By S. Andrew Smith, CPA, Principal, Baker Newman Noyes
This article is the first in a 3-part series on the mechanics and tax benefits of Like Kind Exchanges
Internal Revenue Code Section 1031’s “like-kind exchange” rules allow taxpayers to defer the taxable gain on the sale of real business or investment property if they reinvest in similar business or investment property within a specified time frame. Many transactions qualify, ranging from simple swaps to complicated delayed exchanges. Regardless of complexity level or size, all exchanges that qualify under §1031 have the same effect: the deferral of taxable gain or loss and deferral of related taxes.
Like-kind exchanges have been part of the tax code relatively unchanged for a long time, originally created to allow farmers to swap fields with other farmers without immediately incurring tax. However, the Tax Cuts and Jobs Act (TCJA) of 2017 narrowed the scope of property eligible for like-kind exchanges to include only real property. This significant change has complicated transactions that involve both real property and personal property – such as the sales of apartment buildings or hotels. In June of 2020, the Treasury Department issued proposed regulations that defined “real property” for purposes of IRC §1031 transactions. Prior to the issuance of these regulations, there was uncertainty of whether local law definitions or other rules might apply. In general, real property is now defined as land and all improvements to land, such as buildings and other “inherently permanent structures, and their structural components.”
In addition to defining real property, the proposed regulations also gave taxpayers and their advisors a framework to address transactions involving a combination of real property and personal property. As long as the personal property included in the transaction is incidental to the real property, the transaction may still qualify as a like-kind exchange. In order to meet the definition of incidental, the personal property must be of a type typically transferred with real property in standard commercial transactions, and the aggregate fair market value of the incidental personal property cannot exceed 15% of the aggregate fair market value of the replacement property. In this case, the portion of gain related to personal property may not qualify for tax deferral, but its existence will not taint the overall transaction, and the real property remains eligible. We’ll dive into that more with an example in the second article.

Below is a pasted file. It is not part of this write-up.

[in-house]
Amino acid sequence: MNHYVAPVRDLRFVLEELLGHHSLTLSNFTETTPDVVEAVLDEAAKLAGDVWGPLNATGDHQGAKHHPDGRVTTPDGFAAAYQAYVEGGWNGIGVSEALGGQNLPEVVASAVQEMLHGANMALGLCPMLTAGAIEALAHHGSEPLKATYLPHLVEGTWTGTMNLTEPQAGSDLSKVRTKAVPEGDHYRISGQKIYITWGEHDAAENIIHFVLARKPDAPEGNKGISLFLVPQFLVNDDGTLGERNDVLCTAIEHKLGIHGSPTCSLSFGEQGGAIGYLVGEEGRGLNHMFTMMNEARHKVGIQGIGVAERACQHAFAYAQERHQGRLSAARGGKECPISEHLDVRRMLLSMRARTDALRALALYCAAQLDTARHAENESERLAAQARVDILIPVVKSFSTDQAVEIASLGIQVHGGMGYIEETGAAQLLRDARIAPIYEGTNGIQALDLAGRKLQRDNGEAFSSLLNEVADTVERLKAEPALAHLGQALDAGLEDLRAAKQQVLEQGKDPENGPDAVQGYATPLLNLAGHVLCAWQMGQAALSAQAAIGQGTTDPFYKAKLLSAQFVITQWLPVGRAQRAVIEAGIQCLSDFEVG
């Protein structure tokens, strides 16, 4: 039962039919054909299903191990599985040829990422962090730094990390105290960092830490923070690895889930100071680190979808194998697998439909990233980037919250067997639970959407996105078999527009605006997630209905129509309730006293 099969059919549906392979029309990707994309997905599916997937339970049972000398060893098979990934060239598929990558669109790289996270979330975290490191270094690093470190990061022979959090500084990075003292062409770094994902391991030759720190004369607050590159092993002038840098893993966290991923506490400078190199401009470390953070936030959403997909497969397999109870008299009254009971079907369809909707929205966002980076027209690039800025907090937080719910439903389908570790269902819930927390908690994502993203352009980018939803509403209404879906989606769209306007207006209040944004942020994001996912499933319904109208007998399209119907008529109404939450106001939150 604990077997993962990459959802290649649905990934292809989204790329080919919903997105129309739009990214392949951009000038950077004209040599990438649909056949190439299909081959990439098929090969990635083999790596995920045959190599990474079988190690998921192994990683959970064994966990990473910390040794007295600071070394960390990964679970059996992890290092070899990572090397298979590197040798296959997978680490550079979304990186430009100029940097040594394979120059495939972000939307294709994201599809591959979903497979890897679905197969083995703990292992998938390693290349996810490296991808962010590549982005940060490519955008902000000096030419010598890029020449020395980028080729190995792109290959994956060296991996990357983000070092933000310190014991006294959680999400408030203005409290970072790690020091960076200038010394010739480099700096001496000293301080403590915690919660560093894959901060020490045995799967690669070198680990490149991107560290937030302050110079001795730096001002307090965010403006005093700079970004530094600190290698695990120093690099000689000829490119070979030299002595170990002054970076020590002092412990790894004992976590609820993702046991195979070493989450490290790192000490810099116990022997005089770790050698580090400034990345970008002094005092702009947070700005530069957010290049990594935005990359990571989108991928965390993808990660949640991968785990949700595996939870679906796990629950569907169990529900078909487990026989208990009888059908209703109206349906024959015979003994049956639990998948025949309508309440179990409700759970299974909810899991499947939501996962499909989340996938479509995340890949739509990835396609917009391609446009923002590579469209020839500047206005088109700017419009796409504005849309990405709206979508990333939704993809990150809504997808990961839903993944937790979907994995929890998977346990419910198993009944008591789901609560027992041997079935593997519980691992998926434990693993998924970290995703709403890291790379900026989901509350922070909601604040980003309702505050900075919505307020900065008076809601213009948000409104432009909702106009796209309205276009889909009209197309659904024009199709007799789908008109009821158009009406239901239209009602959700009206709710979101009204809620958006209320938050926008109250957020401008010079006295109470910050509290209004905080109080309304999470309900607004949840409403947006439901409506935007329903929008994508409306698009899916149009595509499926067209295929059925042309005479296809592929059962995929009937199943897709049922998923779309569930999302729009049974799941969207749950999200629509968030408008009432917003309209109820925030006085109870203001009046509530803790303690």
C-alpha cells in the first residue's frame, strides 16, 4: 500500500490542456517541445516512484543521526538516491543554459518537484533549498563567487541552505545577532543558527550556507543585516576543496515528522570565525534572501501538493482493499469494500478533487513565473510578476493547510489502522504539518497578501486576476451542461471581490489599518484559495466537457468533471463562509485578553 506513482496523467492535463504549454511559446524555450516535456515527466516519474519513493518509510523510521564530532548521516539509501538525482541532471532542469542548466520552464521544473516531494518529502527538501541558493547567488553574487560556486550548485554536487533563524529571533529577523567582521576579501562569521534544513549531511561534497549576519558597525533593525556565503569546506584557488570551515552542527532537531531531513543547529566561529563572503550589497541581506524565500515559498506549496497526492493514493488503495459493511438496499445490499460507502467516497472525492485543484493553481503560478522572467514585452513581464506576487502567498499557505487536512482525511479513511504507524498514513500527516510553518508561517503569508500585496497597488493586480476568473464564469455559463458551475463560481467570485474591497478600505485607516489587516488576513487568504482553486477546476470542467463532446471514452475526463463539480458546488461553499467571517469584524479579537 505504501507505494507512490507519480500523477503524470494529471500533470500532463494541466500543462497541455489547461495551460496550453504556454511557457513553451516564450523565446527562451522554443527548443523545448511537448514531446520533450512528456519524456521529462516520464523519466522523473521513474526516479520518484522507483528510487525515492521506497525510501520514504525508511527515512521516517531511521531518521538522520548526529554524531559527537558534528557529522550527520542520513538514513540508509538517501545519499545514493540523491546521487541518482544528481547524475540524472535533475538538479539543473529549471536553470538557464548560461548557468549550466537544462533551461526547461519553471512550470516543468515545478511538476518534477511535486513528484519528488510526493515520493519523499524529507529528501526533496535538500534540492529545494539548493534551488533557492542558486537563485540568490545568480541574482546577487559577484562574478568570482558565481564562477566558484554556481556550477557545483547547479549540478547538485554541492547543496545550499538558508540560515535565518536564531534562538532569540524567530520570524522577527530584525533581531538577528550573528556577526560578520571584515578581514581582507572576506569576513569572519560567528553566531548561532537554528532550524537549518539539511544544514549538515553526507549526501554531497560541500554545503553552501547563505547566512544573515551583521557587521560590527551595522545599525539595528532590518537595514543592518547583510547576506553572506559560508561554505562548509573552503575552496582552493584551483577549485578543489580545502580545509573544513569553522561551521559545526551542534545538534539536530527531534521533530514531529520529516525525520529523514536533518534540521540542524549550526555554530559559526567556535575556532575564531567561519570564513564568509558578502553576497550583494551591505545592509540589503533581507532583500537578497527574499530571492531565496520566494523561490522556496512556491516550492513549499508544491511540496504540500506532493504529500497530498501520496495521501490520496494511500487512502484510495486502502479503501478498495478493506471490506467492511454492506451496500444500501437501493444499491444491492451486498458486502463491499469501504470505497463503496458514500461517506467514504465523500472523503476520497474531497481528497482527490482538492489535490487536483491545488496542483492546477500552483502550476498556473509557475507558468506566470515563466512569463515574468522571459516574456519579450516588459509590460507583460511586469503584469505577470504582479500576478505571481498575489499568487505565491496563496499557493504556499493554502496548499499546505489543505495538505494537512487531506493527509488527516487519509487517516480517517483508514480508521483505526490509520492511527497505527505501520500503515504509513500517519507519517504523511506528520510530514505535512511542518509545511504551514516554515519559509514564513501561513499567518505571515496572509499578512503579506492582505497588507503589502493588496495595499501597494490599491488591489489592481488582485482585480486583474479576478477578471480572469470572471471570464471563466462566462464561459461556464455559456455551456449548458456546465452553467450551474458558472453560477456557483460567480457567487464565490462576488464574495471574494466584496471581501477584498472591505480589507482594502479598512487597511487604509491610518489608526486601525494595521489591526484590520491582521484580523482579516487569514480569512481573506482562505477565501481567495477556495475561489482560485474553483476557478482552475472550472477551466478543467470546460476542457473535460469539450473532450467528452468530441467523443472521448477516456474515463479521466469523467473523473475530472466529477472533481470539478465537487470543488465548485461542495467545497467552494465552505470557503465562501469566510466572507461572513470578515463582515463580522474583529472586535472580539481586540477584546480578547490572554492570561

What may be more problematic is the possibility that IRC §1031 will be stricken from the tax code completely or limited further under President Biden’s tax plan. Many speculate that deferred gain may be capped as low as $500,000! That coupled with a proposed increase in capital gains rates has led to a flurry of activity in the commercial real estate market, with taxpayers looking to either cash out or diversify using §1031 prior to a potential law change. Though President Biden’s tax proposal increases the capital gains rate retroactively as of April 28, 2021, the §1031 rules wouldn’t change until December 31. That could lead to a greater incentive to utilize §1031 during the second half of 2021. However, everything is just speculative at this point – these proposals are just that: proposals.
The simplest form of §1031 transaction is the simultaneous exchange: Taxpayer A swaps asset A with Taxpayer B in exchange for asset B. Assuming the market values of assets A and B are equal, the transaction should be tax free for each party. If a party receives additional consideration as part of the proceeds (money or property that is not of a like kind), any gain resulting from that transaction will be taxable, up to the amount of that consideration. That non-qualifying property is described in tax rules as “boot,” and examples of it are cash, non like-kind property and even alleviation of debt. The presence of boot does not necessarily taint the entire transaction; if gain exceeds the amount of boot received, the incremental gain will qualify for deferral.
Simultaneous exchanges can occur without the presence of 3rd party involvement and may even happen without the taxpayers realizing they completed a like-kind exchange, such as trade of business properties. However, most taxpayers planning to sell an asset are unlikely to find another willing party that has a like-kind asset they wish to exchange, and for this reason, the simplest §1031 exchange is somewhat rare. To defer tax under §1031, they need to engage a qualified intermediary (QI) to facilitate a delayed exchange.
We will dive into the more common and more complex delayed exchanges in the next issue!